The same principles apply to nutrition for children as for adults. All people require the same nutrients, including vitamins, minerals, carbohydrate, protein, and fat. However, children need different amounts of certain nutrients at different ages.
What is the best way to help your child grow and develop? These nutrition basics are for boys and girls at different ages. They are based on the most recent Dietary Guidelines for Americans.
These are nutrient-dense foods to consider:
- Protein: You can choose seafood, lean meats and poultry, eggs and beans, as well as soy products and unsalted nuts.
- Fruits: Encourage your child’s choice of fresh, canned or frozen fruits, rather than just fruit juice. Limit your child’s intake of juice. You should look for canned fruit that is either light-colored or has been packed in its own juice. This will indicate it is low in added sugar. Remember that one quarter cup of dried fruit is equal to one cup. Dried fruits can add extra calories to your diet if you eat too much.
- Vegetables: You can serve a variety fresh, canned, frozen, or dried vegetables. Each week, offer a variety of vegetables including beans, peas, beans, and other starchy options. Look for lower sodium options when choosing canned or frozen vegetables.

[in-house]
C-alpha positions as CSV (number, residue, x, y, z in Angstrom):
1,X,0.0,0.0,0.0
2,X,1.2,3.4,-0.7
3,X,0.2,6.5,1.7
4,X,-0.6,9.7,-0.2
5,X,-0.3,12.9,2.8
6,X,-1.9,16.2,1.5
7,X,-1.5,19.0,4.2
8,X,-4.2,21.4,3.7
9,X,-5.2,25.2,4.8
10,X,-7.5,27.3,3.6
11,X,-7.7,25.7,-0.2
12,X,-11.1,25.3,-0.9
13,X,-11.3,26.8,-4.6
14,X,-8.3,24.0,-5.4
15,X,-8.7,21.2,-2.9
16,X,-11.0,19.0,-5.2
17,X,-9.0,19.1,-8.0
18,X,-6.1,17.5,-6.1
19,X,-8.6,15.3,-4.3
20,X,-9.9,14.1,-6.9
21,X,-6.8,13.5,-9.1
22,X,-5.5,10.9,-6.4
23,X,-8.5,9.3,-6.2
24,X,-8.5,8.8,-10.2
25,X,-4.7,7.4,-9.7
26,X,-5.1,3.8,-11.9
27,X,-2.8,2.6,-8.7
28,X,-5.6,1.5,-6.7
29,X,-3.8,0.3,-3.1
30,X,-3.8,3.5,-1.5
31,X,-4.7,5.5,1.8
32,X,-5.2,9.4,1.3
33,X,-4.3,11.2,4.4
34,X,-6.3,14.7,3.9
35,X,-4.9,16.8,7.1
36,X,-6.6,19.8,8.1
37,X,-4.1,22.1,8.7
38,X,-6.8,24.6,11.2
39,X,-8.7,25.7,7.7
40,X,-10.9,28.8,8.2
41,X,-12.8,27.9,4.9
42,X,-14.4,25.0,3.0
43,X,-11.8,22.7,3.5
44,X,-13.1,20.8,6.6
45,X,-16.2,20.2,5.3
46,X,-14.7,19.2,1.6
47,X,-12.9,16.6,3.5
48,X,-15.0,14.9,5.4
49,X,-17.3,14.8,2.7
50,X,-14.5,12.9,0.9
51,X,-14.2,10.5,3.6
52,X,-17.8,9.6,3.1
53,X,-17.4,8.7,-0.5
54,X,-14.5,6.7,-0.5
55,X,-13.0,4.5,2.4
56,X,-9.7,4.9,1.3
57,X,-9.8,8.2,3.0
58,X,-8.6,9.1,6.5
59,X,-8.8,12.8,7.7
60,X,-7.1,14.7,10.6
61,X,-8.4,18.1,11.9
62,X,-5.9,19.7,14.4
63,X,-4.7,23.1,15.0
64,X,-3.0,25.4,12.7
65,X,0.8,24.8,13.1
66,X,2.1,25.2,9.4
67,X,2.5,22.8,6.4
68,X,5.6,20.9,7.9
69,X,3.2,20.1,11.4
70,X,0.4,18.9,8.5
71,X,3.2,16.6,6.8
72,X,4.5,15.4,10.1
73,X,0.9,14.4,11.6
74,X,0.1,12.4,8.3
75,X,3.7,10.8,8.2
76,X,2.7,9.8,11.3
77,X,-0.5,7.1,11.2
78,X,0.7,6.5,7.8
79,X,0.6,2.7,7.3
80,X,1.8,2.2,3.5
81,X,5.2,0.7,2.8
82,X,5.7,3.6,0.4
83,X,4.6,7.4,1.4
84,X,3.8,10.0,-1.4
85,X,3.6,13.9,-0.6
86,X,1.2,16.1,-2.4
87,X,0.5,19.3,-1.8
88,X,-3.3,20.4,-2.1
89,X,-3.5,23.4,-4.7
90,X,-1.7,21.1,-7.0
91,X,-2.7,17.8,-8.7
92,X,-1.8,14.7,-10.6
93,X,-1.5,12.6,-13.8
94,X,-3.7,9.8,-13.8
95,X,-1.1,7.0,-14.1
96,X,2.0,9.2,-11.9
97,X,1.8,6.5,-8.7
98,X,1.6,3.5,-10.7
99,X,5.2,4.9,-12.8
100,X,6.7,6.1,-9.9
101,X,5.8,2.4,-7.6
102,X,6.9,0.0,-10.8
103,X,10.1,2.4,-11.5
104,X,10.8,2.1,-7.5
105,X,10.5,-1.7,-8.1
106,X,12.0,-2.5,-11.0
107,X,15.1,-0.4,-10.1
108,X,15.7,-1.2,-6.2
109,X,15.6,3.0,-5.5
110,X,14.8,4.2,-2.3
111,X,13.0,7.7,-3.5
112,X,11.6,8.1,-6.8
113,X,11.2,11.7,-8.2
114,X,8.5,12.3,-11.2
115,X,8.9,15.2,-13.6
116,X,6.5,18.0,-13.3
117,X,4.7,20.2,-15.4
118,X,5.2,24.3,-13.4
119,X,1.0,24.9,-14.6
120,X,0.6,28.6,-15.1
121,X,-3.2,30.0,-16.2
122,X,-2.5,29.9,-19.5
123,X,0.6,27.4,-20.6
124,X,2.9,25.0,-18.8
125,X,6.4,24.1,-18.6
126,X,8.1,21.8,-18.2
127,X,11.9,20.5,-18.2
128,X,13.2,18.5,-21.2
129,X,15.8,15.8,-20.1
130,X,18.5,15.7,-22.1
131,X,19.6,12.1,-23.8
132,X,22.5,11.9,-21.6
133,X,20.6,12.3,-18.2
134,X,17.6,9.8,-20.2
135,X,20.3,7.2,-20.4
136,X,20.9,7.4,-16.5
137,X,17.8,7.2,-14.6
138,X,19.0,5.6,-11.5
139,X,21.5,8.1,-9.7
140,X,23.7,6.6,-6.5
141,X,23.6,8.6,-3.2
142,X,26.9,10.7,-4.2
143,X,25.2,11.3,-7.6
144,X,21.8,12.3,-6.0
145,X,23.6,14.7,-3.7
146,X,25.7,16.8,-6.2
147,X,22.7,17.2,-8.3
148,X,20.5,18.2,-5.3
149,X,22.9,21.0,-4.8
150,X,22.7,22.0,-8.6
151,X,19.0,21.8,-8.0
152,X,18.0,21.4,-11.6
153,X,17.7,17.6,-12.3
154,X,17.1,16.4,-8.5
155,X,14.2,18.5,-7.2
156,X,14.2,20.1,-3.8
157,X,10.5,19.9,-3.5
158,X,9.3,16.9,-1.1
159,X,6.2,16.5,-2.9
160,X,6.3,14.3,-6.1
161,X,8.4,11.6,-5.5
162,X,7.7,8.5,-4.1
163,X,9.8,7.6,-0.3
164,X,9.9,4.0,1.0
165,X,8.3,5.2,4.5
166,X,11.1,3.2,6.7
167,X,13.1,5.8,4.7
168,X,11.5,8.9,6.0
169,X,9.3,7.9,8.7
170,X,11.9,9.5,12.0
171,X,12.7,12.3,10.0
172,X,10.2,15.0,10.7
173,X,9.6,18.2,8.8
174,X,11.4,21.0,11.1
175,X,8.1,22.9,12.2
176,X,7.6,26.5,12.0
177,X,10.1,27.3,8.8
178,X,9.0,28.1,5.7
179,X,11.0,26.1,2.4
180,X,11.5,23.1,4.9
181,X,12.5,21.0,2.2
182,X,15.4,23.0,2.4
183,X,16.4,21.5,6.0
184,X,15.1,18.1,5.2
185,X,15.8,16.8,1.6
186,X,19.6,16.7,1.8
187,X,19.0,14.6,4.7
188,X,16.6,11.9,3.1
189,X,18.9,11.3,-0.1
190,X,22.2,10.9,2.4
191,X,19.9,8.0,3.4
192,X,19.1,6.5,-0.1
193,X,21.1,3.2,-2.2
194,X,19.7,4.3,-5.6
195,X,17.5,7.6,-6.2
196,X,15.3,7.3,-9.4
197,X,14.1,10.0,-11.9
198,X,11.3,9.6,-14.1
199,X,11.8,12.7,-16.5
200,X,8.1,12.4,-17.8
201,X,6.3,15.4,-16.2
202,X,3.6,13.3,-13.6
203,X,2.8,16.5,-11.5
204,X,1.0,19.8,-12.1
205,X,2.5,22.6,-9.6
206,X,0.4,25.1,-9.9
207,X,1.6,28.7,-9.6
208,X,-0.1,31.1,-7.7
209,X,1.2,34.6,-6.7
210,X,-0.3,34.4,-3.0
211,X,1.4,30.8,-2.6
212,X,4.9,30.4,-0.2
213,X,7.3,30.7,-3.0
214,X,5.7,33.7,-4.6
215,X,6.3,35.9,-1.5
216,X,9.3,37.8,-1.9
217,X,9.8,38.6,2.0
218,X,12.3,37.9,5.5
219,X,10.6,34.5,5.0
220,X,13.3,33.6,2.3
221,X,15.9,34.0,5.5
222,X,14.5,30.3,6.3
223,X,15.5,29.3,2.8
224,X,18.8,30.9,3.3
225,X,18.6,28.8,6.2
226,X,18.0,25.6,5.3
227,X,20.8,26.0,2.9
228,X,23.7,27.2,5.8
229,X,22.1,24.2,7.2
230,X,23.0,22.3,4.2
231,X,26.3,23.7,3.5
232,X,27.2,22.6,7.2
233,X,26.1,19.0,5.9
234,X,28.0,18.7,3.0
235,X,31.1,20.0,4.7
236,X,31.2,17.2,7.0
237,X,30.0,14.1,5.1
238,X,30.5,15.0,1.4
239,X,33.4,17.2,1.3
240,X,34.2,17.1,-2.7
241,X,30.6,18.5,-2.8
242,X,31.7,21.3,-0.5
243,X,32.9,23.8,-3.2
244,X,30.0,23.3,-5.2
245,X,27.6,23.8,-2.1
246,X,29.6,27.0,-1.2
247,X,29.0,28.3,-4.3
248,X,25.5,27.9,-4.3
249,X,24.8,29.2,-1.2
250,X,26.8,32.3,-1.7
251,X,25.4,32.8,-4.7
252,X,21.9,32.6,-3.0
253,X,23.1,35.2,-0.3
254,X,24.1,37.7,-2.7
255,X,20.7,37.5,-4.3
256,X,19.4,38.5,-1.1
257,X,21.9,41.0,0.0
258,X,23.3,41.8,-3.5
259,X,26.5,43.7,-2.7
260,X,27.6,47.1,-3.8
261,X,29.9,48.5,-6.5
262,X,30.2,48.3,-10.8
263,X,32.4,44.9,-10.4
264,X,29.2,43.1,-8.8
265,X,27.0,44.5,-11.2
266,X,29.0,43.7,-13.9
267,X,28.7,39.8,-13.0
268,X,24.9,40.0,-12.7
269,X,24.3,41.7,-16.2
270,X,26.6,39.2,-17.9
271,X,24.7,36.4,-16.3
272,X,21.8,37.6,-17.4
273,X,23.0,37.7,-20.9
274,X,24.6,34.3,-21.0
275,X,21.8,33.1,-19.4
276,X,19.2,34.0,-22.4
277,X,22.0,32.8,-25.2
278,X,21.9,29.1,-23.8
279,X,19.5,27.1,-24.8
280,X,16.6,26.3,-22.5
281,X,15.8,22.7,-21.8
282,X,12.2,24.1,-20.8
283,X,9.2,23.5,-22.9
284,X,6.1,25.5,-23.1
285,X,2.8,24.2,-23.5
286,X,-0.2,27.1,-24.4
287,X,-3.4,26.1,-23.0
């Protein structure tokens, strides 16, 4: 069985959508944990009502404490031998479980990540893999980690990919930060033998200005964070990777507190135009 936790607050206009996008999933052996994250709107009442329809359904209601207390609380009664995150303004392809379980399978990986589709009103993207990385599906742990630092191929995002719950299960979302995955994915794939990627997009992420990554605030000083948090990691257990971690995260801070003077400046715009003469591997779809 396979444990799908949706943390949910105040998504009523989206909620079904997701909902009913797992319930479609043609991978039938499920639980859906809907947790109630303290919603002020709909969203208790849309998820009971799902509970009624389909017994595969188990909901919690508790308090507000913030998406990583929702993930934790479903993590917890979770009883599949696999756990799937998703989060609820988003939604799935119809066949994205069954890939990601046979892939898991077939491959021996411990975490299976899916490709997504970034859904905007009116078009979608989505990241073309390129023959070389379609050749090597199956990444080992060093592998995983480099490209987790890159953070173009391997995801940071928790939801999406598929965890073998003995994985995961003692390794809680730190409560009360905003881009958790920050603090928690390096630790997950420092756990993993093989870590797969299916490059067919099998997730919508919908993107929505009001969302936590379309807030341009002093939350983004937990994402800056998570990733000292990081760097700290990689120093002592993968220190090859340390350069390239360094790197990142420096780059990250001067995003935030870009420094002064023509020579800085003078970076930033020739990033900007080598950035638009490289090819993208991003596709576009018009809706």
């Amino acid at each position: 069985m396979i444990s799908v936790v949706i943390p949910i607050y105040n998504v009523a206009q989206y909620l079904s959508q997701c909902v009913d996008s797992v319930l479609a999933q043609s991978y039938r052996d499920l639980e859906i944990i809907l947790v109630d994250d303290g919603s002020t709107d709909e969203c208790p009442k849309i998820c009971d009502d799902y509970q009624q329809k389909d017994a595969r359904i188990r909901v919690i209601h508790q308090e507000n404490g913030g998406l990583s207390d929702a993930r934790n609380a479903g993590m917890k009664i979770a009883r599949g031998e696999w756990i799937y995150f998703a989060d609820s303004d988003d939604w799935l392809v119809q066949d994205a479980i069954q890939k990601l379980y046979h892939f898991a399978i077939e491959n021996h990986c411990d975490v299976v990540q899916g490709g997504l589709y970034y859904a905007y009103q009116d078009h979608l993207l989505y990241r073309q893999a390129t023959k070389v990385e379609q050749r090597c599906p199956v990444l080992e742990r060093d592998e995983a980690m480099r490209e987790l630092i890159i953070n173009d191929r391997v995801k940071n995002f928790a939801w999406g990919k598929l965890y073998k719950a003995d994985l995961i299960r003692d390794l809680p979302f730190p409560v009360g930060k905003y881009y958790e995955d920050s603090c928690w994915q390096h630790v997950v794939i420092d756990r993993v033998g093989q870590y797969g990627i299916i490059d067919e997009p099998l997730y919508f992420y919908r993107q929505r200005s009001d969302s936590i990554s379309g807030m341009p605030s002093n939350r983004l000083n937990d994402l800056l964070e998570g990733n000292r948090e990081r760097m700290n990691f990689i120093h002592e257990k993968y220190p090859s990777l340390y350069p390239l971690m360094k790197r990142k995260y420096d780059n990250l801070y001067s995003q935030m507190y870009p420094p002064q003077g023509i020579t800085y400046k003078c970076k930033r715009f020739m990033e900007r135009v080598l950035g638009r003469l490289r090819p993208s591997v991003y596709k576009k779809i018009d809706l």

- Grains: Whole grains such as whole-wheat breads, oatmeal, popcorn, quinoa and brown or wild rice are better choices than refined ones. Restrict refined grains like white bread, pasta, and rice.
- Dairy:Encourage your child’s consumption of fat-free and low-fat dairy products such as yogurt, cheese, or fortified soy drinks.
Limit your child’s intake of calories from the following:
- Sugar added: Reduce added sugars. Added sugars are not allowed for naturally occurring sugars such as milk and fruit. Brown sugar, corn syrup and honey are all examples of added sugars. Always read nutrition labels. Look for cereals that have minimal added sugars. Avoid soda, sports drinks, and energy drinks that contain added sugars.
- Trans and saturated fats: Saturated fats are fats that are primarily derived from animal products, such as red meat and poultry, should be limited. You can replace saturated fats by vegetable and nut oil, which provides essential fatty acids, vitamin E, and is also found in avocados, olives, and seafood. Avoid foods that are partially hydrogenated oil to reduce trans fats.
- Sodium: The majority of children in America consume too much sodium. Instead of snacking on chips and cookies, encourage children to eat fruits and vegetables. Look out for products that are low in sodium.